sheep trauma

We are still very sad and somewhat traumatized by the sudden loss of Spot yesterday morning.

And so are the sheep.They are still not normal. But why would they be???

It is easy to anthropomorphize animals, including sheep, but it’s hard not to interpret their facial expressions, body language, behavior, and lack of normal behavior as an understandable response to the confusion and concern about Spot.

Ron said they were clearly distressed when Spot was hacking and coughing. Then he carried her into the garage, hoping that he could do something for her or the vets could if they got there in time. They did not. The sheep therefore saw her in distress, Ron carry her away, and then she has not returned.

Yesterday afternoon they were acting odd. They still are this morning.

Believe me, sheep, we wish we could bring her back.

In the past few weeks, particularly once we started giving them daily winter treats, the sheep had gotten really assertive and become big beggers. They would baa whenever we came out of the house and especially if we were carrying anything–anything!!–in our hands. Cinnamon was the worst culprit, but they all did it at least some of the time.

Yesterday afternoon they were near silent.

It’s hard not to read this as a negative association with snack time.

Related to the begging behavior, they tended to come over to the fence nearest where we were, looking, watching, and ready to baa at us.

They did some of that, but somehow they seemed confused.

They also did their usual eat hay, stand and/or lie around digesting routine. But they seemed to take turns standing a bit away from the group looking, surveying the terrain.

It’s hard not to read this as looking and waiting for Spot.

At one point yesterday afternoon Cinnamon had her head in the hay pile (all of them do this to a certain extent). All the sheep went down into the woods, leaving Cinnamon buried in the hay. When she looked up and realized they were gone, she baaed for them. The “oh, sheep” moment happens to all of them from time to time, but the rest of the sheep in the woods seemed to baa more–more of them and more baaing–letting her know where they were. She dashed down to the forest, baaing back at them.

Maybe I’m making it up, but it all seemed more intense than the usual, “hey loner sheep, we are over here…” I swear they were really rallying the sheep troops after Spot was already missing.

They often hang out under the pine trees, especially the one where their hay feeder is located, even in snowy or difficult weather conditions. Yesterday, though, they were less mobile than usual, no doubt due in part to the foot of snow on the ground. However, they often put themselves in the sheep shack to protect themselves from the snow and particularly the wind. Yesterday they kept hanging out under the pine tree, despite getting covered by snow and the blowing wind.

Again, maybe I’m making it up, but it seemed like they had a general malaise and had forgotten about the sheep shack. Late afternoon I told Ron that I wanted to try to walk them up to the shack for the night so that they could be protected from the snow and wind.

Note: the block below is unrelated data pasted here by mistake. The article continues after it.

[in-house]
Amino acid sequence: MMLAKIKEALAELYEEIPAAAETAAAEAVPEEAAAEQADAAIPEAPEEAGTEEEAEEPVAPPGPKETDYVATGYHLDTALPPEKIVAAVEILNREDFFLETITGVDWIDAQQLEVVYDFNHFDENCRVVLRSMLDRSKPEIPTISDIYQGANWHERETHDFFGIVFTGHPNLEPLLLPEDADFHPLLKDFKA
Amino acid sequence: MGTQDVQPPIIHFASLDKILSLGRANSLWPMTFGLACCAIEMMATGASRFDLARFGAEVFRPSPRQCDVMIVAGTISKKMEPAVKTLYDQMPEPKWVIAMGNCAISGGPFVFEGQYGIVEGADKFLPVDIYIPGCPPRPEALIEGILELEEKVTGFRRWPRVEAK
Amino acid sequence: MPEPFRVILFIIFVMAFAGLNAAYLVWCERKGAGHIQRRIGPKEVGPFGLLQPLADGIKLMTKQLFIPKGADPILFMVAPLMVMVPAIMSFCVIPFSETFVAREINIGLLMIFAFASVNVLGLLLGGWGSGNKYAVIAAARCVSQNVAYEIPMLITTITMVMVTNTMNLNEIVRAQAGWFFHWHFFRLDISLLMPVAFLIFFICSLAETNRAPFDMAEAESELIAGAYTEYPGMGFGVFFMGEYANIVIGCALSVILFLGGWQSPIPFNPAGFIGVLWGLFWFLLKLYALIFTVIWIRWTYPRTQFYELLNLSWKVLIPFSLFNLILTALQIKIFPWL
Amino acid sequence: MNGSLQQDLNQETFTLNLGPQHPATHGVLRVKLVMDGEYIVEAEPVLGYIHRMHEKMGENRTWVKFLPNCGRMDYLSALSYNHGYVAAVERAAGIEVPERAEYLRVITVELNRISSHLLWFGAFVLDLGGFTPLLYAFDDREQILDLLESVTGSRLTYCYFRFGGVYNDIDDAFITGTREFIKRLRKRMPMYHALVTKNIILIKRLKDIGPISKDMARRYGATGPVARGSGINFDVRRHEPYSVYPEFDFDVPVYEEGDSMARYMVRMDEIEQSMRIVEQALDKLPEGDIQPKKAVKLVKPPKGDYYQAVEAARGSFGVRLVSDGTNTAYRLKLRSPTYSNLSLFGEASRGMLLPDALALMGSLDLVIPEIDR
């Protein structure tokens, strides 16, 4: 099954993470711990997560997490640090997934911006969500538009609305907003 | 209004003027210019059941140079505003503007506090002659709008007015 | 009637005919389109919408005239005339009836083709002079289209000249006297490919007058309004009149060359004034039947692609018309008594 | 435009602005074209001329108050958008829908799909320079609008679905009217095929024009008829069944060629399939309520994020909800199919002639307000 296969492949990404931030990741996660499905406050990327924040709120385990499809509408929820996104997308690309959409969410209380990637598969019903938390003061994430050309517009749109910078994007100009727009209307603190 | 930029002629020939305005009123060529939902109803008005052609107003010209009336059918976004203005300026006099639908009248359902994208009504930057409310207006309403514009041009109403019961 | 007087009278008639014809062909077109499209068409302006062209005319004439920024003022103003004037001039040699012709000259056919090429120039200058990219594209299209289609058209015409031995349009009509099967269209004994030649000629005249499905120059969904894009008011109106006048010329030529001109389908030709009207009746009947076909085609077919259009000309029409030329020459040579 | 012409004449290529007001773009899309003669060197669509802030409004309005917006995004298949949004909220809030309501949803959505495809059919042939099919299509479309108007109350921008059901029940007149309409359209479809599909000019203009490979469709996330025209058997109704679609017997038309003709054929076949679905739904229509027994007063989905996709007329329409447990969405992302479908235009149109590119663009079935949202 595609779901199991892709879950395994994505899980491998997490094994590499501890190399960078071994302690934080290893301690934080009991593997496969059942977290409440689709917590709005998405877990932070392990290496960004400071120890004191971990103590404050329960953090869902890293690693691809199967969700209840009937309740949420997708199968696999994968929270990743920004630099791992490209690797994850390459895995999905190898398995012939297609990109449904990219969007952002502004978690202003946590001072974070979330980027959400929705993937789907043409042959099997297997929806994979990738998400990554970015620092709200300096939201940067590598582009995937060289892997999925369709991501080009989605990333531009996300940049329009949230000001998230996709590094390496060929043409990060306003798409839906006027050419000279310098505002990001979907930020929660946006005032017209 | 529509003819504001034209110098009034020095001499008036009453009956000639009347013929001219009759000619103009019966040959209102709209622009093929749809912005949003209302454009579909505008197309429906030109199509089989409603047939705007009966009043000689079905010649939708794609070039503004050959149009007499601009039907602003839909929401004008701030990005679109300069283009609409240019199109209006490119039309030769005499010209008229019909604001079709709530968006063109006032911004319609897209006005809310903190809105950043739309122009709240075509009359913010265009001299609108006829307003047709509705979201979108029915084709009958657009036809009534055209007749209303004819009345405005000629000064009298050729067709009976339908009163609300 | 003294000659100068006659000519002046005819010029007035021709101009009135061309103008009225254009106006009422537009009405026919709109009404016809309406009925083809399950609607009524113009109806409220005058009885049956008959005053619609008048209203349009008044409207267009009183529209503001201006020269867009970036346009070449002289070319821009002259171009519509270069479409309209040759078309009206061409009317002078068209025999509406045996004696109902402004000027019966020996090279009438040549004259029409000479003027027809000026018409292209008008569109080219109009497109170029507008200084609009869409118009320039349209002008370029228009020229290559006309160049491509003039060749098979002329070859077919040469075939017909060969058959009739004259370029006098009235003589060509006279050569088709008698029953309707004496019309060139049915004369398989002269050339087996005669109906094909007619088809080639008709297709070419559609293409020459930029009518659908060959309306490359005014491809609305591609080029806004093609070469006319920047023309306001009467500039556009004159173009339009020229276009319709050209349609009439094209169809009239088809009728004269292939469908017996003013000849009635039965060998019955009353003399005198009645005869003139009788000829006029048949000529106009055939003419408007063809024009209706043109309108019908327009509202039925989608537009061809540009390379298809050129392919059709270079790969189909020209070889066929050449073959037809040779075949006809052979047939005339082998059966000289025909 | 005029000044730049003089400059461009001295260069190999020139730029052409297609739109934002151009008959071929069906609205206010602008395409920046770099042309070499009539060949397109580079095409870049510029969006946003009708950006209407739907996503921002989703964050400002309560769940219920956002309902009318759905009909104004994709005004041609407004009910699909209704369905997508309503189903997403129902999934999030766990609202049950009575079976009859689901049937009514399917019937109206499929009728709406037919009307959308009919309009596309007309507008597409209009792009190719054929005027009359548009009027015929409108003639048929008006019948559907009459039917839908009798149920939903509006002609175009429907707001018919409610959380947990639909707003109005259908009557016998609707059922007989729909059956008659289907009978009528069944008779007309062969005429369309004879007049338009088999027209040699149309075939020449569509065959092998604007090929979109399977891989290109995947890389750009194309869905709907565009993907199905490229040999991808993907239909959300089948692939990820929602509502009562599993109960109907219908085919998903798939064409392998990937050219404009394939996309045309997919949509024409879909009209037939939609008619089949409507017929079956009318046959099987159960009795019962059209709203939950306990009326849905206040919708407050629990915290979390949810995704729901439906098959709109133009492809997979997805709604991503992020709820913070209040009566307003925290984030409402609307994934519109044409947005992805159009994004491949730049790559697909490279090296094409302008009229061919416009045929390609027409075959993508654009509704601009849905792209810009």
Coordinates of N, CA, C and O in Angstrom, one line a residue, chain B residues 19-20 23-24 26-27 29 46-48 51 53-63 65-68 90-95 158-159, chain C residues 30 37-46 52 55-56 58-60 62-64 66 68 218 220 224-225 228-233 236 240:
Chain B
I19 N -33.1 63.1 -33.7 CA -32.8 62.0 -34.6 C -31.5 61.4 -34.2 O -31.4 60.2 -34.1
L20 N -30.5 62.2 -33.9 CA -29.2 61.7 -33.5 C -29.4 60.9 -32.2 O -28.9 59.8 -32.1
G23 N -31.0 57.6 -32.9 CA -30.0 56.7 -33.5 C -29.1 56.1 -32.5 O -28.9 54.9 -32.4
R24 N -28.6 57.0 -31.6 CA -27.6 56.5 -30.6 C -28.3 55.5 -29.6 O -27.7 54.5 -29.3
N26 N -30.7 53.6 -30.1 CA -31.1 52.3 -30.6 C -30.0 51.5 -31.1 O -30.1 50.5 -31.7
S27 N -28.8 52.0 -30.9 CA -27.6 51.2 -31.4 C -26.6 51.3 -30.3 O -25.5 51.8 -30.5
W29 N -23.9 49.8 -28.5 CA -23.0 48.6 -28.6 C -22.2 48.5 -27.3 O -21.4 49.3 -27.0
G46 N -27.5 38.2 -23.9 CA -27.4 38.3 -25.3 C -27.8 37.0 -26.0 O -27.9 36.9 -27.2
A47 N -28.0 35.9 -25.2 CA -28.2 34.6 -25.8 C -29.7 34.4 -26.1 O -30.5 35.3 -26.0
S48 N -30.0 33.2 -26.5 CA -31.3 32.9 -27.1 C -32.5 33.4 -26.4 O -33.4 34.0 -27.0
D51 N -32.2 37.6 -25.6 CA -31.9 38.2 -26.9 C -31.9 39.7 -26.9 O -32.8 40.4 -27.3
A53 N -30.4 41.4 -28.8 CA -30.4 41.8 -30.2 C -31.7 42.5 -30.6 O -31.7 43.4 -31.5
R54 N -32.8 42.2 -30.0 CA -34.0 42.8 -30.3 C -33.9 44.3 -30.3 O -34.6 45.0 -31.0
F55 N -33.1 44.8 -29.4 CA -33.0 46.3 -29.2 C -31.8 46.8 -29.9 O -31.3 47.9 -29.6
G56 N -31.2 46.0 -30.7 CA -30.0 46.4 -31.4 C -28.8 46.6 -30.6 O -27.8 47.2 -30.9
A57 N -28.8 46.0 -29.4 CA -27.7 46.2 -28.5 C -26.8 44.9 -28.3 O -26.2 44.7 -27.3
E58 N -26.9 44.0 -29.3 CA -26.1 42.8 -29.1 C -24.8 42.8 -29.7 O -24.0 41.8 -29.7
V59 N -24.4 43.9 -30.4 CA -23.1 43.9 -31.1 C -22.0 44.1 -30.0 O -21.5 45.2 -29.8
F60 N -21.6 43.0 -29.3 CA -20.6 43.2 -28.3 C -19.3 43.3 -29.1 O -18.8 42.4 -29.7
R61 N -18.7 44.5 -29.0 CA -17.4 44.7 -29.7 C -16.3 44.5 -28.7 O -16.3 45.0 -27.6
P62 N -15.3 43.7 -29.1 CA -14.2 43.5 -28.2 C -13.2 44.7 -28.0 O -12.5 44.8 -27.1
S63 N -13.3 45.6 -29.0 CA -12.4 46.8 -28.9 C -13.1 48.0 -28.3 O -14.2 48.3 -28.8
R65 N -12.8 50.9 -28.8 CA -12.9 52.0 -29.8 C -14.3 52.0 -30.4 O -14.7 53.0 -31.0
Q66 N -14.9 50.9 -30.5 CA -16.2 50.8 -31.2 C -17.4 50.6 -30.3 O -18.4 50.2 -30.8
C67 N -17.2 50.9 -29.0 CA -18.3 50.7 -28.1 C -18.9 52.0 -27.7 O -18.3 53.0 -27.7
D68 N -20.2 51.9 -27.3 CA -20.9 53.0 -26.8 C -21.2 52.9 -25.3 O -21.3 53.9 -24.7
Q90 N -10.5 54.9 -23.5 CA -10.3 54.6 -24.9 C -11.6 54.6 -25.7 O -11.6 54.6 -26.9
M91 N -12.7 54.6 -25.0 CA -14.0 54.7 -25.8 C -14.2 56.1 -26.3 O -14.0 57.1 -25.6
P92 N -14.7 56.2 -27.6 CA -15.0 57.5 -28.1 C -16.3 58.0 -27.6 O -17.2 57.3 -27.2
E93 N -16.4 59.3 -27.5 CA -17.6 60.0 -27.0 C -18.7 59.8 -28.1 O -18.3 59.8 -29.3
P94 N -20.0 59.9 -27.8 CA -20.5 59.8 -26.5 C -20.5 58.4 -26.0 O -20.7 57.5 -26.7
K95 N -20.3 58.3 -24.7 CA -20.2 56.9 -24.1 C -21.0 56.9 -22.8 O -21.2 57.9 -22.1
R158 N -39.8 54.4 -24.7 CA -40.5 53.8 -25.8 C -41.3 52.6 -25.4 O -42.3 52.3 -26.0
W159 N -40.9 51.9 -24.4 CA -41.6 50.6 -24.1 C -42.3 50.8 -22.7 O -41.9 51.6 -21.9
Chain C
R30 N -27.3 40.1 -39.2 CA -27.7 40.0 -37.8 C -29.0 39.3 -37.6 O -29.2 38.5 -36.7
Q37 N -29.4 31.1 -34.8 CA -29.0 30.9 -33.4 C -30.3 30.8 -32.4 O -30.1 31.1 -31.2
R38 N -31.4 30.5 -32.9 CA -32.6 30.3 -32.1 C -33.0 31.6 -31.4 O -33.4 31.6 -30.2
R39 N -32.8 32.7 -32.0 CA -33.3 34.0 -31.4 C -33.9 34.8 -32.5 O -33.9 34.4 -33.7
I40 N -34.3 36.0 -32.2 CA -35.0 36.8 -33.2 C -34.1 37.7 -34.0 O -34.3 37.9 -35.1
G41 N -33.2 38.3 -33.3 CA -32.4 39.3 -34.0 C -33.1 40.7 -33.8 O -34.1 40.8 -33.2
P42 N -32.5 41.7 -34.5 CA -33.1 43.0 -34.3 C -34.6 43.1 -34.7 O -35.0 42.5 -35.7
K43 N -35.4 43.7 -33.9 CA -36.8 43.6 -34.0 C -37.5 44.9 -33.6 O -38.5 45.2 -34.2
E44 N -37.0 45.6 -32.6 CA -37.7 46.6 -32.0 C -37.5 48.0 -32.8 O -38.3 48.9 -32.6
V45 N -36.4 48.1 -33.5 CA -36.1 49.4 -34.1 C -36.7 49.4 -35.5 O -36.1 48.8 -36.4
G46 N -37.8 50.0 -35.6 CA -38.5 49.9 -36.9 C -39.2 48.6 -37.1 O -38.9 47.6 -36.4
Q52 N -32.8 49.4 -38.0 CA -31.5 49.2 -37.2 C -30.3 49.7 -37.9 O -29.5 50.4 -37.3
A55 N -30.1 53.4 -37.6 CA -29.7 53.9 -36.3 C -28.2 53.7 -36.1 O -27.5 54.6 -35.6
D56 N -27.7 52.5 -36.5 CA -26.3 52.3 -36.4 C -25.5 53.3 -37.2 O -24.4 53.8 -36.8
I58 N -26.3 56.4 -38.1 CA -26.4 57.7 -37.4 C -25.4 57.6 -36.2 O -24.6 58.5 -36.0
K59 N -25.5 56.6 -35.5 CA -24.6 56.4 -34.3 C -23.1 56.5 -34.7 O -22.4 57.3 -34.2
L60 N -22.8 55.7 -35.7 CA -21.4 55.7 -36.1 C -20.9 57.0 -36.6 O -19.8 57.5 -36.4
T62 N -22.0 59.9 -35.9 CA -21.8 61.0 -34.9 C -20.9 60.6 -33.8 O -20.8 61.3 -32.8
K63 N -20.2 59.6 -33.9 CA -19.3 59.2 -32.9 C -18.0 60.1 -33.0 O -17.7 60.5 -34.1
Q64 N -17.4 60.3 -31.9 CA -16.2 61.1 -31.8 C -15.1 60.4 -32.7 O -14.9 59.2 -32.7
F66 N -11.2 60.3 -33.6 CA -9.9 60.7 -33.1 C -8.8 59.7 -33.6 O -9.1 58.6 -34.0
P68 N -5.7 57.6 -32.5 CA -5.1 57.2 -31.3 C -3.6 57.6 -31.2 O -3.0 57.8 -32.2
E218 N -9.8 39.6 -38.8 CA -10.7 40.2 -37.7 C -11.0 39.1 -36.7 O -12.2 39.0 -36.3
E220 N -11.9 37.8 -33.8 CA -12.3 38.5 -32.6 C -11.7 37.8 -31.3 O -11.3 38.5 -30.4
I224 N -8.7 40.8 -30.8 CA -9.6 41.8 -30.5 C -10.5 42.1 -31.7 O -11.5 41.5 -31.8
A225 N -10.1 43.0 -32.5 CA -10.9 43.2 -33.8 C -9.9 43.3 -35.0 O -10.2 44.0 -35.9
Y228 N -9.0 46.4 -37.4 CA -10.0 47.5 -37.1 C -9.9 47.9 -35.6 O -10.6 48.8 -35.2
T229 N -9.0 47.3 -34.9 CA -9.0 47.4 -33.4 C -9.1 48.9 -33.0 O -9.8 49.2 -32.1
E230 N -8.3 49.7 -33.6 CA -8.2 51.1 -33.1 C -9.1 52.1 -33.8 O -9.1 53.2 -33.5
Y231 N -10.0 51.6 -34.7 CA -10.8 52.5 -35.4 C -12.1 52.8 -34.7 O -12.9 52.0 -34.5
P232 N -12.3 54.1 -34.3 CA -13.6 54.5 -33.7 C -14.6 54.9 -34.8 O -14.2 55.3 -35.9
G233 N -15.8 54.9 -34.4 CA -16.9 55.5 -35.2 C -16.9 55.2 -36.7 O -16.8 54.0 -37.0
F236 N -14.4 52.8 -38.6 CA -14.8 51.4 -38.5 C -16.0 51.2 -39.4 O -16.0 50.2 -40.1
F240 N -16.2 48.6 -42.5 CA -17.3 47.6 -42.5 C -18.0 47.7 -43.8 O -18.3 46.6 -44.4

I bundled up (wellies, nylon pants, down parka, etc.) and went out to greet them. Again, not a lot of verbal response, which is unusual. I gave them a few pats and tried to get them to follow me. However, it was going to be a bit of a trek because we had to go around the orchard and garden.

But, true to form, Tagine, who tends to like chasing games, did start to follow me. He looked a bit perplexed: “Why are we going out in all this snow???” Tatanka who has been my Best Buddy lately also looked curious and started watching me and following. They don’t know their names, of course, but I tried to verbally encourage them to keep coming my way. In addition, walking away from them can trigger their flock instinct. I walked, looked back, walked, looked back, and Tagine and Tatanka started coming.

If two sheep go in one direction, usually the rest of them follow. And they did.

Tagine took the lead, walking in the path made by my footsteps in the foot-plus snow, Tatanka following, Cinnamon behind him, and the three smaller sheep (Brownie, June Bug, and Half Moon) then taking up the rear in single file. Tagine is the biggest of the sheep–barely. He’s barely bigger than Cinnamon (!), but he was the pathbreaker, slowly walking through the snow in my path. I stopped about every 50 feet, talking to them, encouraging them to keep coming. They baaed a few times (so did I!), but they did keep coming.

After a few minutes of tromping through deep snow (Tagine was up to his chest in it and really working to follow me), I got them up to the sheep shack and they all dashed in. Tagine, Tatanka, and Half Moon wanted a few pets. Most of them wanted some hay.

Yes, it was snowy and windy, they love their sheep shack, and they have a strong flock instinct. At times that means following the Blonde Sheep (namely, me) or That Guy (Ron). But I also believe that they trust us. And somehow I’d like to believe that Tagine knew that I was trying to take care of them, making sure that they were more protected from a cold, blowing, blizzard-like night.

I just wish we could have protected and saved Spot.

 

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One Response to sheep trauma

  1. Ron says:

    A comment from the head shepard! Cinnamon, our biggest and healthiest ewe, is pregnant! Her udder is starting to fill which means lambing in a month or so! So some good news!

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